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“and school” – what does this really mean? I am asking questions on (1) amounts, (2) inflation and (3) taxes.

When a player moving directly from high school to college receives a scholarship (either athletic or academic or based upon need), the amount of the scholarship is untaxed – therefore the entire face amount of the scholarship goes to reduce the family’s college contribution dollar for dollar.

On the other hand, I am confused about the “and school” portion of a professional offer and have several questions.

First, is the amount of the “and school” portion a “maximum amount” per year. In other words, does the high school player need to know which type of college he wants to attend in the future and negotiate for that amount (i.e., state school v. expensive private school)?

Second, in reality, since you are bound to the initial pro contract for a number of years, a player’s earliest opportunity to enter full time college (assuming that the player’s pro baseball career does not flourish for any number of reasons) will be 5 years into the future. During that period, the cost of attendance will have increased (probably in the neighborhood of 20 – 25%). Is this increase in the COA automatically covered by the “and school” portion of the contract standard, negotiated with the club, or not covered?

Third, in the move directly from high school to college scenario, the scholarship portion (whether academic, academic or financially based) is not taxable. It is my understanding that the “and school” portion of a pro contract is taxable (because it is wages). With a high cost college, the amount of taxable income needed to pay for college would push the player into a marginal federal tax rate of over 20%.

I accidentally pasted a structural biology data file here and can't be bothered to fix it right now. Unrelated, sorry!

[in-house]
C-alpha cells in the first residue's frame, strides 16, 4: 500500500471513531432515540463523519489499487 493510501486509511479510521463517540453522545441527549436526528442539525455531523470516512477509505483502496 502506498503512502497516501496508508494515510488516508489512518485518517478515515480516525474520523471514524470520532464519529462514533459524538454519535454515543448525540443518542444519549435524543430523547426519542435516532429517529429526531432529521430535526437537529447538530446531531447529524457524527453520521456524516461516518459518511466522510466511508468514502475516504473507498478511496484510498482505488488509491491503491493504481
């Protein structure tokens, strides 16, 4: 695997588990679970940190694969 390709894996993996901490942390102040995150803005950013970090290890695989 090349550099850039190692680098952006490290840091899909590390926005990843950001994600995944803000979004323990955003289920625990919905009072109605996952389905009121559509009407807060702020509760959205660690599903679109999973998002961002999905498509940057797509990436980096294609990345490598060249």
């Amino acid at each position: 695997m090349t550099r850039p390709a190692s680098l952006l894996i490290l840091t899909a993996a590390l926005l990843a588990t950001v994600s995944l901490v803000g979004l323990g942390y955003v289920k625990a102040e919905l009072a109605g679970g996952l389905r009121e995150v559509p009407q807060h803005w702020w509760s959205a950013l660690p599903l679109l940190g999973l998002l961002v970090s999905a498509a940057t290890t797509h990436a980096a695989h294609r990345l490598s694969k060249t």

So, to pay for a 50k COA, the “w-2” would need to be almost 65k+/- (7.5% for FICA/Medicare, 25% marginal rate (roughly 10k in federal and 1k in state income taxes)). If the “and school” portion does not cover those taxes (meaning the club pays 50k total), the player would need to come up with 15k+/- to attend that school. Four years of that expense would basically eat away over 100k of any initial signing bonus (because the initial signing bonus is taxable).

Here is the third question: Does the “and school” portion of the contract cover those taxes and leave a “net” amount which completely covers the COA? (Note: in a high cost school, assuming 25% inflation over 5 years, and assuming the drafting club pays taxes, the “and school” portion of the contract means a potential payment by the club to the college of up to 360k+/-. Yes, I realize that very little “and school” dollars are actually paid out; but that is an individual decision and I am not concerned about that aspect right now.)

Fourth, there is interaction between the “incentive bonus plan” and the “college scholarship plan.” Basically a payment from one reduces the amounts payable from the other. The end result could mean that the former player (now finished with his pro career), has tapped into the college money and is now lacking the $$ to pay for his college. Are the interaction/amounts of the two plans negotiable?